My usual practice is a three-step procedure. First I smooth the data, usually using a lowess smooth, in order to remove the trend *approximately*. I use a long enough “timescale” for the smooth that it can’t mimic the short-term fluctuations due to the annual cycle (at least, not enough to worry about). Then I take the residuals from that smooth, and use *them* to estimate the annual cycle. Finally, I subtract the estimated annual cycle from the original data to define my anomaly values.

If I do exactly that to the Mauna Loa CO_{2} data, I get this:

That’s more like it! In fact it bears a striking resemblance to what I got using the linear-plus-Fourier model (based on the fact that I knew the trend was approximately linear), but I don’t have to assume a linear trend, or any form of trend for that matter, so this works in all cases. I can even compare the results of the two methods:

As you can see, their results are so close it’s hard to tell the two estimates apart.

In many cases the trend and cycle are so very different in their sizes that it makes little difference. Then it’s reasonably safe to use the “subtract individual monthly averages” method. Examples are global average temperature, and sea ice extent. In such cases the error introduced by the simple method is small enough it can safely be ignored. But it’s still *there*, and for best results a more sophisticated method is a good idea.

In fact, if the data don’t cover a whole number of cycles (a whole number of years, for an annual cycle), other complications arise. It’s hardly necessary to abandon the simple “subtract individual monthly averages” method — it’s both effective and easy, and in most cases plenty accurate — but it’s still a good idea to be *aware* of the exceptional cases, and to be prepared for them.

Nice explanation and demonstration.

Eye-opening–for me at least!

Cycle-trend resemblance–because (for instance) a sinusoid represents the one-dimensional vector velocity of a point tracing a circular orbit at constant velocity?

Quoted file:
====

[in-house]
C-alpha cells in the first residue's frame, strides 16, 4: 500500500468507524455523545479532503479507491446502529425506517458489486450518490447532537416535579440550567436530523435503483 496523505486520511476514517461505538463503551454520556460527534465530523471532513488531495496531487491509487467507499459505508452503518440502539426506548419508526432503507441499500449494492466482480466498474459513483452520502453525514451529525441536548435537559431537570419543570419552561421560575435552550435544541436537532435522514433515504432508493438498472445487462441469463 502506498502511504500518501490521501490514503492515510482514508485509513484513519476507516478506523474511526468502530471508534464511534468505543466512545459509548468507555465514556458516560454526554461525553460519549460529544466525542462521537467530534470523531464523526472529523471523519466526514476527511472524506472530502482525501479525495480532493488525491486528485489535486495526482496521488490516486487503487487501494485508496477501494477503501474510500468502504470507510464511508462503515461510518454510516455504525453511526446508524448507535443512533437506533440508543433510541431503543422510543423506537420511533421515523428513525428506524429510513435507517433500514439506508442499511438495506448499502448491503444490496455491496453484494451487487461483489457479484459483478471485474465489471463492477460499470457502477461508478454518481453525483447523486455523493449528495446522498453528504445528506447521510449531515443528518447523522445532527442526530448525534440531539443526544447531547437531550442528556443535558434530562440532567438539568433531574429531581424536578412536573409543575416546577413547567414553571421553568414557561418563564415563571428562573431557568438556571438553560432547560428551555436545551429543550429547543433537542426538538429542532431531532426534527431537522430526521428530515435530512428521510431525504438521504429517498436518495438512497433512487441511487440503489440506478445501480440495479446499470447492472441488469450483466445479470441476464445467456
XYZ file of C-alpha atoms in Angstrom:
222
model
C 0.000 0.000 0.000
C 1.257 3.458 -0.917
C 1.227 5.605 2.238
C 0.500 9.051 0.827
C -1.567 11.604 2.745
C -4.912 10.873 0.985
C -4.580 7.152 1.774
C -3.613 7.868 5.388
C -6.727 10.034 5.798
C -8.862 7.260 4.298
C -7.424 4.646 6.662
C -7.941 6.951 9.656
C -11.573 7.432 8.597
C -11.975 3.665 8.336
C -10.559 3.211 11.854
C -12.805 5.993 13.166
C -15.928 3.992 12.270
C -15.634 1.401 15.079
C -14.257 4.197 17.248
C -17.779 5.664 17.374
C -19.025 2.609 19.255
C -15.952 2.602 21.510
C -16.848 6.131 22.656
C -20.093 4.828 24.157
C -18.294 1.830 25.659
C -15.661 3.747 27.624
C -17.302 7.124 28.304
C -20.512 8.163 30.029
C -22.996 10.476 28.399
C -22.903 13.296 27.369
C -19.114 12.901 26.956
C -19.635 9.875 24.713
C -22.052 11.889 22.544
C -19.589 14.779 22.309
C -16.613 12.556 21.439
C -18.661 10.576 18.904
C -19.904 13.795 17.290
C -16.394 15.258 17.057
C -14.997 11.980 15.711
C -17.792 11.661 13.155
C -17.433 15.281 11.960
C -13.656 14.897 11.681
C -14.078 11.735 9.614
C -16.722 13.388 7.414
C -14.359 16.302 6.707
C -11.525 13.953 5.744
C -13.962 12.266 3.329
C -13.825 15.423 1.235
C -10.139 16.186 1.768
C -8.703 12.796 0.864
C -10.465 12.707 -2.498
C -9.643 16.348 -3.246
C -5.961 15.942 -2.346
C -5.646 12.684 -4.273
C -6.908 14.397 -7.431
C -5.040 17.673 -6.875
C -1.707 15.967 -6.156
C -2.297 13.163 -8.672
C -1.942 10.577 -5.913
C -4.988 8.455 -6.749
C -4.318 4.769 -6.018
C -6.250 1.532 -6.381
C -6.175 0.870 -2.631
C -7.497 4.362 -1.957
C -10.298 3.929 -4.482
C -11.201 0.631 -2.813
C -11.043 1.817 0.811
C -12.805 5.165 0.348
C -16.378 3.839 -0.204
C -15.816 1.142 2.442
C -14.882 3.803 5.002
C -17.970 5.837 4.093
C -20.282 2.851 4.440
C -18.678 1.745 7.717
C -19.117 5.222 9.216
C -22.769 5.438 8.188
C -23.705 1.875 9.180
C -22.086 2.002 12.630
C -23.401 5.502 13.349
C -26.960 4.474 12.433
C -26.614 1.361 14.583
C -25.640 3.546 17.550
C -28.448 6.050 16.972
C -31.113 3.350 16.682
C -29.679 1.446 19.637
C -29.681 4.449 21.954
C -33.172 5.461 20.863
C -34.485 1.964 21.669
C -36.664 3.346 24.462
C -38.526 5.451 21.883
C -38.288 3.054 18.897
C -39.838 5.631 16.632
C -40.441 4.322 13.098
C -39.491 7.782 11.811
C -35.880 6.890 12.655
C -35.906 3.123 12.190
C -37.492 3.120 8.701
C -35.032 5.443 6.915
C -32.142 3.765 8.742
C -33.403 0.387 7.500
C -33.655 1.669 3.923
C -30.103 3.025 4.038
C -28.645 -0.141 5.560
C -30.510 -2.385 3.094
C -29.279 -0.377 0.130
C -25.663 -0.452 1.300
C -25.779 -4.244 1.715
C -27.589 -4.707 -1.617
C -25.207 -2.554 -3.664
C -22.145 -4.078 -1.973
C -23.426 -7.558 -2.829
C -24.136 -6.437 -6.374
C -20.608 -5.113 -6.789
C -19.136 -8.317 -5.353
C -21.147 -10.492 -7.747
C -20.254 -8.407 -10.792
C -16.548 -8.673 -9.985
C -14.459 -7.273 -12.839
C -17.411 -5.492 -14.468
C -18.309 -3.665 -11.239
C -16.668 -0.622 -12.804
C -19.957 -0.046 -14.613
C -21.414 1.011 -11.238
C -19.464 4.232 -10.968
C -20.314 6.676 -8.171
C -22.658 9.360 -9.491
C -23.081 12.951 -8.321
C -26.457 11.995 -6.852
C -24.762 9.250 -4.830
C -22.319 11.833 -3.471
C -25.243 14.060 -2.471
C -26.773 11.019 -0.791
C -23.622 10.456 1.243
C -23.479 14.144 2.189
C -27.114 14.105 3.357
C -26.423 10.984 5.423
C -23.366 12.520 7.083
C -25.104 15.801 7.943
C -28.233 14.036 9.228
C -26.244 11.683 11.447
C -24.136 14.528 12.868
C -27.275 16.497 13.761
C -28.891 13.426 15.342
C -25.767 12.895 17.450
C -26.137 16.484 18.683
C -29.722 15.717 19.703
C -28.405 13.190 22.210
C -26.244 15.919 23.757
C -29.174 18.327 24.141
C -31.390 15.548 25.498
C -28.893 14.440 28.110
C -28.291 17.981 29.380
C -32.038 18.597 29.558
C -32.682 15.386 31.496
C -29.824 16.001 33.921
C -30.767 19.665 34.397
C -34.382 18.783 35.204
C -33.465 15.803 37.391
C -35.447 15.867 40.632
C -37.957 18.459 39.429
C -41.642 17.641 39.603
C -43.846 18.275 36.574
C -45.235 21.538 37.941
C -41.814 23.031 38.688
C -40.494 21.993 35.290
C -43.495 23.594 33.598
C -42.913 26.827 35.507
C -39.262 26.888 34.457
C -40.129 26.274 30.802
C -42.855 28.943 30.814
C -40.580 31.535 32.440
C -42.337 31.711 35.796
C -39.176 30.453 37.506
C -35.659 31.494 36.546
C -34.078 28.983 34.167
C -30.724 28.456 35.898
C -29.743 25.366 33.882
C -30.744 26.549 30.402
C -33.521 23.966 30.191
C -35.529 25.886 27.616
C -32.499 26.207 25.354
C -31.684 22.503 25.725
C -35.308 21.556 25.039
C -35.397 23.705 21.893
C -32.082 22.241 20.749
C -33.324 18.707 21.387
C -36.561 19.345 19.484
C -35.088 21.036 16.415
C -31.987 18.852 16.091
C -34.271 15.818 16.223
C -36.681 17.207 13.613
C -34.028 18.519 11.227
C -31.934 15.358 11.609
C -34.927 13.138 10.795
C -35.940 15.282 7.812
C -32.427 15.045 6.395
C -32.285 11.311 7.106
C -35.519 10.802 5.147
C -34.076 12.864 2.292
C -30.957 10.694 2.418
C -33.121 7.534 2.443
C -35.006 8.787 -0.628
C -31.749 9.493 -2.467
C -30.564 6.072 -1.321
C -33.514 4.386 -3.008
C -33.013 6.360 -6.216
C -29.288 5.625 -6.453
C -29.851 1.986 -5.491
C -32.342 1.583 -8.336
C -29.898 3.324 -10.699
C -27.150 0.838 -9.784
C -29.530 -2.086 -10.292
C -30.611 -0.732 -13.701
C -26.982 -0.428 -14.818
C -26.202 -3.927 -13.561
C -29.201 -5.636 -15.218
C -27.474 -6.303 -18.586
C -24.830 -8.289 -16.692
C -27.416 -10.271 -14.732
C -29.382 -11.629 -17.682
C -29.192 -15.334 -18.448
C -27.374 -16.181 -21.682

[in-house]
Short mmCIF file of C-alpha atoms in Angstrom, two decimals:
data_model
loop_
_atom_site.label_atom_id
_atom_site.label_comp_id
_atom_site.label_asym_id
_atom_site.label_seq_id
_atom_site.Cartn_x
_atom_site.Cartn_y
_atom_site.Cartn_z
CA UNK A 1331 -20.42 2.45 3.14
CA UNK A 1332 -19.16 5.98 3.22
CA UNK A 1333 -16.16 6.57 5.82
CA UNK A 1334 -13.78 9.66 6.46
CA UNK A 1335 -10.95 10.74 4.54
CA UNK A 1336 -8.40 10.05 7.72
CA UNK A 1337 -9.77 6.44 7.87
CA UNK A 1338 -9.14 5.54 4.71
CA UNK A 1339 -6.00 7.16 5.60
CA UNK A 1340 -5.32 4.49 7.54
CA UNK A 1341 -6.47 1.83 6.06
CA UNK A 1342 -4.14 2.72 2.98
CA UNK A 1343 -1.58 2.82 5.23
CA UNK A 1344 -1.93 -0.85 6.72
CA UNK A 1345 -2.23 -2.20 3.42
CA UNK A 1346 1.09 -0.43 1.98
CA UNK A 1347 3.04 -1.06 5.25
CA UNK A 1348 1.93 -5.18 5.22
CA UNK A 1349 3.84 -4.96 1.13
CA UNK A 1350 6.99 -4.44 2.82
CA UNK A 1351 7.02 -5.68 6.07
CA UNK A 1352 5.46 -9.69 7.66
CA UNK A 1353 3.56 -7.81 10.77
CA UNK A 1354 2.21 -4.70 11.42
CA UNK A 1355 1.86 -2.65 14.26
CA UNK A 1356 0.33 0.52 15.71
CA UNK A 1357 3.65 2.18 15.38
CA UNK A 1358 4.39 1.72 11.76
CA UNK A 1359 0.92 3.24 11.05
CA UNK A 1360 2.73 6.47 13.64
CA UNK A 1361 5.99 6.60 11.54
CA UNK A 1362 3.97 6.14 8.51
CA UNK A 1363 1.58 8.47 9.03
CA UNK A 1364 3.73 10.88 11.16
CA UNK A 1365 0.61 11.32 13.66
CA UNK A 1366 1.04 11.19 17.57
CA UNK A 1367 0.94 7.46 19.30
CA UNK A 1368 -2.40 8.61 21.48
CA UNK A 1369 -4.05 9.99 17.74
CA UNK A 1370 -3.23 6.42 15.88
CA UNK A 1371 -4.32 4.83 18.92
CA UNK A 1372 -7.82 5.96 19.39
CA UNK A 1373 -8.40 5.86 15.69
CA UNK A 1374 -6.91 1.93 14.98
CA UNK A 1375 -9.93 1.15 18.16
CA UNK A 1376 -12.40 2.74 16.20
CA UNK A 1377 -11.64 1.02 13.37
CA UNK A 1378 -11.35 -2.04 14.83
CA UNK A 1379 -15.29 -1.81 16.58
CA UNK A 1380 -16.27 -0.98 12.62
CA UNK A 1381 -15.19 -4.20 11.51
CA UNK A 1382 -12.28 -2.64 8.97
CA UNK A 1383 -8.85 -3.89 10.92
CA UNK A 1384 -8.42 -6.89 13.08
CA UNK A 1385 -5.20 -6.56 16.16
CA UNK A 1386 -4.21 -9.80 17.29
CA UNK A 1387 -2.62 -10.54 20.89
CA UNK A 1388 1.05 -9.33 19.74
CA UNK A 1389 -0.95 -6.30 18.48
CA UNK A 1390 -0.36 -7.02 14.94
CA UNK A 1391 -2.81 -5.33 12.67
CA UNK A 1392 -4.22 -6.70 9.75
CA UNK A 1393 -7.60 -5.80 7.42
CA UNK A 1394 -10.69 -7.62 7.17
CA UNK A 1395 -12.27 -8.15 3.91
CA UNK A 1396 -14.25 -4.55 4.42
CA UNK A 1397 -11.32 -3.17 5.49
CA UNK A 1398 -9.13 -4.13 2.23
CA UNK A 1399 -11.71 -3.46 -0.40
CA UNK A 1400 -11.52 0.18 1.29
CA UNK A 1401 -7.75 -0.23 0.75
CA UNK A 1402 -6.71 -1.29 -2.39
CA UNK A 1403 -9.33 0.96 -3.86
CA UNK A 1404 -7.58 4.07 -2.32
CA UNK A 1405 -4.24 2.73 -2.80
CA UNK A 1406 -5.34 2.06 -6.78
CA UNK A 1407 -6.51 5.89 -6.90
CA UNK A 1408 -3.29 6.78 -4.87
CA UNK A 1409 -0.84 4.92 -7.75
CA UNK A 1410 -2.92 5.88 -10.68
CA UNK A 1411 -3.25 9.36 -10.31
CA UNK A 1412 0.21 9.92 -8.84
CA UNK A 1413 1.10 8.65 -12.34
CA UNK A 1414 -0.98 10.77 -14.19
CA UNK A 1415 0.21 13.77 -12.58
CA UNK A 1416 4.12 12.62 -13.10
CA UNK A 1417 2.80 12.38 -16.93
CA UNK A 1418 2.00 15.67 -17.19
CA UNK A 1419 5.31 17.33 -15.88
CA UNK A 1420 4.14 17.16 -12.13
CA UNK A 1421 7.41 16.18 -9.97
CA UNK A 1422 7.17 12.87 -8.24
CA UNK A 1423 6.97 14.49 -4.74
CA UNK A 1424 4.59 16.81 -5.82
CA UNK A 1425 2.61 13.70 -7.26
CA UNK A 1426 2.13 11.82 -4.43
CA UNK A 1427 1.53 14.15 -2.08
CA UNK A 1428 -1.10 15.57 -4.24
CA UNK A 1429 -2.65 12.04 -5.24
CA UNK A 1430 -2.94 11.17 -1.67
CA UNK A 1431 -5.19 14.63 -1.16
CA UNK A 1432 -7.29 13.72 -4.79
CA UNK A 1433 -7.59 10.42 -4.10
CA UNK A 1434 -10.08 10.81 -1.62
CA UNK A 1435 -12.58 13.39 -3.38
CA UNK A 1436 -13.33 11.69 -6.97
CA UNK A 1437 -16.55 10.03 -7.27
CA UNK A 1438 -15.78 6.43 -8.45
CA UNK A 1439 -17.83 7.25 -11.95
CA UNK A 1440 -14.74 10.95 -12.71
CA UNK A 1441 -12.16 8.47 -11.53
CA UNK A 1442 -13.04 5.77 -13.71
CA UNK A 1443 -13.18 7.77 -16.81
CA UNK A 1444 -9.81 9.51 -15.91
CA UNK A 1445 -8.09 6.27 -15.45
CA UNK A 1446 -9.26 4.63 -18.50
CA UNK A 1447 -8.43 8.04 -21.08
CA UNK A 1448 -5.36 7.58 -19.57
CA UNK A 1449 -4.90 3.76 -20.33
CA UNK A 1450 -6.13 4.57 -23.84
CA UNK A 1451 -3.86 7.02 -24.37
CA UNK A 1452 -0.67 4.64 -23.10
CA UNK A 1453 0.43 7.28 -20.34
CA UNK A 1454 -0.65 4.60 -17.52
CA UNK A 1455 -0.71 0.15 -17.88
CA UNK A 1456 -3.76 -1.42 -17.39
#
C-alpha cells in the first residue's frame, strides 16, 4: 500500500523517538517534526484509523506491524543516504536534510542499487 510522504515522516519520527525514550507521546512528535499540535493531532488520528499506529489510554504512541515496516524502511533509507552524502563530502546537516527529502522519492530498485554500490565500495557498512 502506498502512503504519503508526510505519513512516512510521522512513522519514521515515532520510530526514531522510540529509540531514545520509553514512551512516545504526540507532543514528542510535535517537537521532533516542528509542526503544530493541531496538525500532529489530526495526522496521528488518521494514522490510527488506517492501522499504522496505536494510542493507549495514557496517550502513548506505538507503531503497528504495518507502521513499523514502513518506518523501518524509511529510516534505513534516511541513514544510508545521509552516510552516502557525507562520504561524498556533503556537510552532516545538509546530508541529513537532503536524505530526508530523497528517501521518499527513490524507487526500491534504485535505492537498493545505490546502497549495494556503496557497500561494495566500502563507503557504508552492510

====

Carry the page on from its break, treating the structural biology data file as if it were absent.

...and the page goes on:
As usual, Tamino, your statistical explanation educates, entertains, and motivates me. You mention the sea ice data — I think it’s a bit challenging isn’t it? — because the annual cycle has a trend to it such that the summer extent is declining faster than the winter? Maybe this is an exercise I should try for myself.

I will ask, instead, about your process if the cycle rather than the trend is the most interesting thing. I work with fish, and their long term trends can be affected by so many factors. But short term apparent cycles are perhaps more tractable, and can be intructive biologically. Do you use a different procedure or do you basically follow the same approach thru step two of the procedure you describe above?

Thanks.

[

Response:When the cycle is changing in interesting ways, I like to apply wavelet analysis.]Why not just use a least squares fit to a model incorporating both 12 monthly offsets and a trend? I used that here; the arithmetic is analogous to OLS regression.

[

Response:No reason not to. It's analogous to the simultaneous fit of trend and Fourier series, but using 12 monthly offsets rather than a Fourier series for the cycle. More than one way to skin a cat.Of course that presumes you know the form of the trend (at least approximately). And there are cases in which the data are not evenly spaced in time, or in which the time spacing is not commensurate with the period (weekly data with an annual cycle), in which case it's not possible to define anything like "monthly offsets."]Could you, just in short, provide some highlights demolishing this rubbish? It seems very much inspired by (or aimed at) you.

http://wattsupwiththat.com/2012/01/05/abrupt-changes-in-station-level-temperature-records-contradict-the-anthropogenic-global-warming-agw-claims/

The rubbish hardly needs to be demolished. Doing statistics does not relieve one of the obligation of also doing science. The folks at WUWT don’t seem to realize that.